Customer Care in a World Filled with Mobile Apps and 50 Billion Connected Devices
| Published: November 25, 2013 | Comments
This post originally appeared on RichardDumas.com.
Last week, Salesforce launched their new platform, Salesforce1, which unifies Force.com, Heroku and ExactTarget while providing new developer APIs and services designed to make building and selling mobile apps easier. In his keynote, CEO, Marc Benioff, described a world that was not just about thousands of new devices but about a future with 50 billion connected things, a world where everything from plane engines to toothbrushes are connected devices, all reporting data into your CRM. It’s an impressive vision, one that Salesforce is betting heavily on.
Whether you share a vision of an “Internet of Things” or not, there is no denying that we live in an increasing mobile world where consumers spend more and more of their time engaging with your business through mobile devices.
And that has to make you wonder, how the heck are you are going to support customers who are using all of those devices and apps?
While at the event, I made my way over to a session called “4 Key Steps to Getting Started in Mobile Customer Support” to find out what Brad Cleveland and Sarah Stealey Reed from ICMI had to say. Here’s some of what I heard.
Mobile Customer Care
Cleveland and Reed presented ICMI’s research from their “2013 Mobile Customer Service Strategy Report”, conducted with 422 contact center leaders, as well as a set of recommendations for how contact centers should structure their thinking when considering providing mobile support.
They began by stressing that offering voice as the only support option for customers was no longer cutting it. Given the huge number of mobile subscribers (6.8 billion mobile subscribers worldwide and 460 million in the US) and survey results that indicate substantial interest in mobile support, it’s a point that’s pretty hard to dispute.
However, their survey also indicated that the majority of businesses (61%) don’t currently support mobile in any way. That's a wee bit of a problem if you believe that the number of devices and apps will only increase.
They also stressed that they did not view mobile as a channel but as a platform. Consumers don’t just access support from within a mobile app, they also use their devices to call, text, email and use social tools to contact customer support. So developing a mobile strategy has to do with determining how your customers want to get help when using their mobile devices. They also counseled the audience to always provide a way out of self-service mobile support by offering an option to call and speak to a live person.
Developing a Strategy
They recommended that organizations first look at their industry and the competitive landscape to evaluate what others were doing and to determine if offering mobile support would offer a competitive advantage. (Their survey results showed that over 60% believed that it would)
Cleveland then advised that contact center managers first understand their own organization. He stressed the importance of understanding the spectrum of mobile apps offered; who in the business is responsible for mobile and working to contribute a unique support perspective to strategy discussions. Contributing valuable information about consumer sentiment, adoption and use will help contact center managers to gain a seat at the planning table.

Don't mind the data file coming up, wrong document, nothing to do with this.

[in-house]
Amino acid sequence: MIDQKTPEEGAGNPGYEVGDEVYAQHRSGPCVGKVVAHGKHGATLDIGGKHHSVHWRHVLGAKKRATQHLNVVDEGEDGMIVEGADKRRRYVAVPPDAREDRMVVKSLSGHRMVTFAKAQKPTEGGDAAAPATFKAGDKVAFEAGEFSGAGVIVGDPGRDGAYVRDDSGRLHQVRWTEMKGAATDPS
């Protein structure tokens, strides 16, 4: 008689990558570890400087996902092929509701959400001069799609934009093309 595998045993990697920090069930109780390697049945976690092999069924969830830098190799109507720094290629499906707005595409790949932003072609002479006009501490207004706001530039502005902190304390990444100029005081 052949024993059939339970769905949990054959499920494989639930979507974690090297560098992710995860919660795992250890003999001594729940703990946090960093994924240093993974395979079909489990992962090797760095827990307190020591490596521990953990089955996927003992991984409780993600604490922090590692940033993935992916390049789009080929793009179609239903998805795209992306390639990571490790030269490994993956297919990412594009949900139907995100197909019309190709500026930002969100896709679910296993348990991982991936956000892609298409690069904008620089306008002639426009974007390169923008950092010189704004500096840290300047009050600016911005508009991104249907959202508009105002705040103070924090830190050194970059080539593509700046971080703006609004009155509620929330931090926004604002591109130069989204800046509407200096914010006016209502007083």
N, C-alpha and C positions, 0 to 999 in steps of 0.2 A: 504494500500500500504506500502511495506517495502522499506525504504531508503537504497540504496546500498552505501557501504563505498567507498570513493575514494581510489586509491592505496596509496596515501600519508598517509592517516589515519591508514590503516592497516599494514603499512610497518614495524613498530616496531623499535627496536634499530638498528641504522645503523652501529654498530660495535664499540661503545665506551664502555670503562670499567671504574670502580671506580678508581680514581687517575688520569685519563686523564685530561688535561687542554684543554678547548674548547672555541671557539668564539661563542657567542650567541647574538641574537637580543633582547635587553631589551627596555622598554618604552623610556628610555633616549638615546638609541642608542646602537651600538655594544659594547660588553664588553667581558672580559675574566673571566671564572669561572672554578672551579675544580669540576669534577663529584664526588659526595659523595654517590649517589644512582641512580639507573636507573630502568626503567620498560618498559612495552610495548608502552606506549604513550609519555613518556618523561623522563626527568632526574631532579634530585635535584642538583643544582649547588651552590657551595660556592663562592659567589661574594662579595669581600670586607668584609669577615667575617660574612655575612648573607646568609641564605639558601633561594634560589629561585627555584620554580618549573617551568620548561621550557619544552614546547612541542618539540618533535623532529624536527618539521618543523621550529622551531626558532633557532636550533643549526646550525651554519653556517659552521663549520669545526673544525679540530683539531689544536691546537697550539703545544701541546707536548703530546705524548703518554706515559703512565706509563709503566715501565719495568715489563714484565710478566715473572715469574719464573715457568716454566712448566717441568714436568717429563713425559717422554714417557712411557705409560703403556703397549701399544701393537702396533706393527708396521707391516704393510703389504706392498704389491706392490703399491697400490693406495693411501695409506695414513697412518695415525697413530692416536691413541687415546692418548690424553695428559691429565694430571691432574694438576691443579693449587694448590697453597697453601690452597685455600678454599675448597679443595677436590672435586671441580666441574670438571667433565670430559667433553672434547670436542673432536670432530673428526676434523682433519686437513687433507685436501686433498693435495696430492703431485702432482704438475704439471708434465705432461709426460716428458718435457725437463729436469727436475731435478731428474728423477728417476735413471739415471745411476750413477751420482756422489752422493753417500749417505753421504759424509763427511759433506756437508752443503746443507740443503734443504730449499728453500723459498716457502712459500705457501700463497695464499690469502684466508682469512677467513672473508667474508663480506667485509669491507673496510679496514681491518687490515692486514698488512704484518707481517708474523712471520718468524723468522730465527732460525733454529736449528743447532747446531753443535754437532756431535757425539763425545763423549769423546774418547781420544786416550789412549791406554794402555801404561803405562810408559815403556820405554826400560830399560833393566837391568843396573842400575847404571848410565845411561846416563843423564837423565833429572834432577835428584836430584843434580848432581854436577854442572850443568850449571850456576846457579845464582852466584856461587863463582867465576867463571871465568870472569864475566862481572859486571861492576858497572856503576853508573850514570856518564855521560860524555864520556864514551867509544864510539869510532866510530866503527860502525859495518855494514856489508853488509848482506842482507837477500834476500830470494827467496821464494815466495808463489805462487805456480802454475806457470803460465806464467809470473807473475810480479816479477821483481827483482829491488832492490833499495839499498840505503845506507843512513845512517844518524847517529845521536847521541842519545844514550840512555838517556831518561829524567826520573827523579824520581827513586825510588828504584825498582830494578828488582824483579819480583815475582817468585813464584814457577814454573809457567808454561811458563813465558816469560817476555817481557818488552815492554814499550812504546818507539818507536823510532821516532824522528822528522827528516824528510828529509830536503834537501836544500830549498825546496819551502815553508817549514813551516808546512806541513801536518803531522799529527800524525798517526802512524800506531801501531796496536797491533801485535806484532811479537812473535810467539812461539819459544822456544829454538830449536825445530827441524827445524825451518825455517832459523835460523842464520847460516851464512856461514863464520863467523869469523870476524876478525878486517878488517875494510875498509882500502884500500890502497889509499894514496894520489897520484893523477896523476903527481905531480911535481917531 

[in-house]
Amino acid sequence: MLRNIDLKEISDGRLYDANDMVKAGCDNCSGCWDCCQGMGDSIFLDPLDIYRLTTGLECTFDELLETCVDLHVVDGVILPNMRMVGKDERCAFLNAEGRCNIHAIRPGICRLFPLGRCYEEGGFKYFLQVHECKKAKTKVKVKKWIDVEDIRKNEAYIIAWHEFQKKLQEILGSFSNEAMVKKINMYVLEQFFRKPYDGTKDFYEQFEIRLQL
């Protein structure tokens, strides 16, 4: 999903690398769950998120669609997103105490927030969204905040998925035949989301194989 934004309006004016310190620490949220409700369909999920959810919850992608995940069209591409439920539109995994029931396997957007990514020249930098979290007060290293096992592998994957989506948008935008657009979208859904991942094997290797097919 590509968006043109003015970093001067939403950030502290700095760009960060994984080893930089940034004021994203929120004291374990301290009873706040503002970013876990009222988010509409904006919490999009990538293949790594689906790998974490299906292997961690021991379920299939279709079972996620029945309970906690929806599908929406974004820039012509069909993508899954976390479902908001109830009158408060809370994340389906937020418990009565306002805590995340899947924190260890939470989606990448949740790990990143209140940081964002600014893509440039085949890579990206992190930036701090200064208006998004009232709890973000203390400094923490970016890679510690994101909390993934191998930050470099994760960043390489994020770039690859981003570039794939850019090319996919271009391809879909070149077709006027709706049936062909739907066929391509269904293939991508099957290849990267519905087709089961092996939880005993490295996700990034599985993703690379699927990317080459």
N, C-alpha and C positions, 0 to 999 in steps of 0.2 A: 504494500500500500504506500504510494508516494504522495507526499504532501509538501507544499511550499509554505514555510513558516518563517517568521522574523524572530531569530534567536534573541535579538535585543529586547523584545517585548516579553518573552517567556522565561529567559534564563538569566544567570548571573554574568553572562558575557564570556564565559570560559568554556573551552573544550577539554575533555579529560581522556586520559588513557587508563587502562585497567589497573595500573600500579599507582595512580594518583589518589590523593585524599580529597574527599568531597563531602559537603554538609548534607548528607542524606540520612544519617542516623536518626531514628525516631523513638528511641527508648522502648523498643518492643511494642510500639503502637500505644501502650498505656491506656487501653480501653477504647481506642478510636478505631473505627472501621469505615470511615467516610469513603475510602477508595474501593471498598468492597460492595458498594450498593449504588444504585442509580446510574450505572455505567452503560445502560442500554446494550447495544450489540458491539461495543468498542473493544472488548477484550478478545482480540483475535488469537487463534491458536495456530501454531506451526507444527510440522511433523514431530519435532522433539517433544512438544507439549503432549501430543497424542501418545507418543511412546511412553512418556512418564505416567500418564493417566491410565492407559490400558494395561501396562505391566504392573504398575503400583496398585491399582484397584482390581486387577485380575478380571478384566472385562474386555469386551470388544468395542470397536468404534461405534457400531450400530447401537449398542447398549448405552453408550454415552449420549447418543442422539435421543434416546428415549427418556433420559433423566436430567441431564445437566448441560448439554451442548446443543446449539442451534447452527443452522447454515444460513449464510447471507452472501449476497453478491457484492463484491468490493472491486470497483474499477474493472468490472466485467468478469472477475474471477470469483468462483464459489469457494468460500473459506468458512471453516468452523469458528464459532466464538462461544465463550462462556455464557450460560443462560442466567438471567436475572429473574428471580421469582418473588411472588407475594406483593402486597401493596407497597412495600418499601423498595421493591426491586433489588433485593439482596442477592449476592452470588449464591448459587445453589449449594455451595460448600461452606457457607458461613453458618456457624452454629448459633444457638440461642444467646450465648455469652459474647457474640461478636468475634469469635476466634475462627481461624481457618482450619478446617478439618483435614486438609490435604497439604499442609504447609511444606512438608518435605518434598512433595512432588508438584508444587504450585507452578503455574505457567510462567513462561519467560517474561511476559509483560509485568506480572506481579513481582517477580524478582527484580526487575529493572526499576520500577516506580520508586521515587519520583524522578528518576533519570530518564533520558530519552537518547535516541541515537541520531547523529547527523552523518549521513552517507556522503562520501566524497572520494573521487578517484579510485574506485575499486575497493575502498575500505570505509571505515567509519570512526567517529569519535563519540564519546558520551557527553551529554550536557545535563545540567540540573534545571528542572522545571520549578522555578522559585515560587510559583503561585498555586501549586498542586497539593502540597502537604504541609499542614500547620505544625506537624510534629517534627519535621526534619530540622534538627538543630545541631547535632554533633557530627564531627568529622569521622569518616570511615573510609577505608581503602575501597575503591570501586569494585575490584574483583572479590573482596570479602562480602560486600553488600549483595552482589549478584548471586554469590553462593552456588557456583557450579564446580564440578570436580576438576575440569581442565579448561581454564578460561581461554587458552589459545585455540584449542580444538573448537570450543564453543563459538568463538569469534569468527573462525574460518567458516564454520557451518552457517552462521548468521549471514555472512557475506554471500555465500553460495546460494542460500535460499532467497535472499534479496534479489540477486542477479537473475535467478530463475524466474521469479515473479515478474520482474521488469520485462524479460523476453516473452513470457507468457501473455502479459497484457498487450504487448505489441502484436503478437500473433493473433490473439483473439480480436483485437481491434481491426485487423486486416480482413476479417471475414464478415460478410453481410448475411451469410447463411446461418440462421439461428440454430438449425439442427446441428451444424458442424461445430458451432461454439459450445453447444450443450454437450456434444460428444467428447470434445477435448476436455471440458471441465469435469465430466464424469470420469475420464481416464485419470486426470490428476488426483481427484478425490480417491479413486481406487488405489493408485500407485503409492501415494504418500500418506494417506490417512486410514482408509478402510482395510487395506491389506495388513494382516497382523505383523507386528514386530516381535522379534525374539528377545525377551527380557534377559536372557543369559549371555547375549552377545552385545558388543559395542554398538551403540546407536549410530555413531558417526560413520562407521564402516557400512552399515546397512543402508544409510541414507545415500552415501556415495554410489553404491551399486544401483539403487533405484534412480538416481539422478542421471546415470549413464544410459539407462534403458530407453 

Cleveland and Reed told the audience to thoroughly understand how, when and where their customers would interact with support through various channels. For example, do customers tend to contact support when in the airport where they expect an immediate response and might not want to talk on the phone because of the noisy environment? Based on how customers want to engage, decisions could be made about which channels to offer along with required service levels.
Cleveland then advised the audience to think about the kind of people that would be needed to staff each channel. If your customers prefer to contact support through email you will need agents with strong writing skills. Similarly, for phone support, agents with strong conversational skills would be preferred and for social care those skilled at communicating through text would be most appropriate.
Finally, Cleveland discussed planning and forecasting, describing how each channel (and agent group) would have different service level requirements, expected response times and handle times that would effect staffing needs.
That’s just a snapshot of wealth of information and analysis that Cleveland and Reed provided during their session on building a mobile support strategy. They have more useful research and best practices available here.
ICMI's survey reported that 93% of customers would be more satisfied if offered their preferred channel and 49% would be willing to move to a competitor who did offer their preferred channel. If you believe those results and share Salesforce's prediction that we are moving toward a world that is increasingly mobile and app centric then it’s probably also time to start thinking about how you will put a plan in place to support consumers with an increasingly diverse set of engagement needs.
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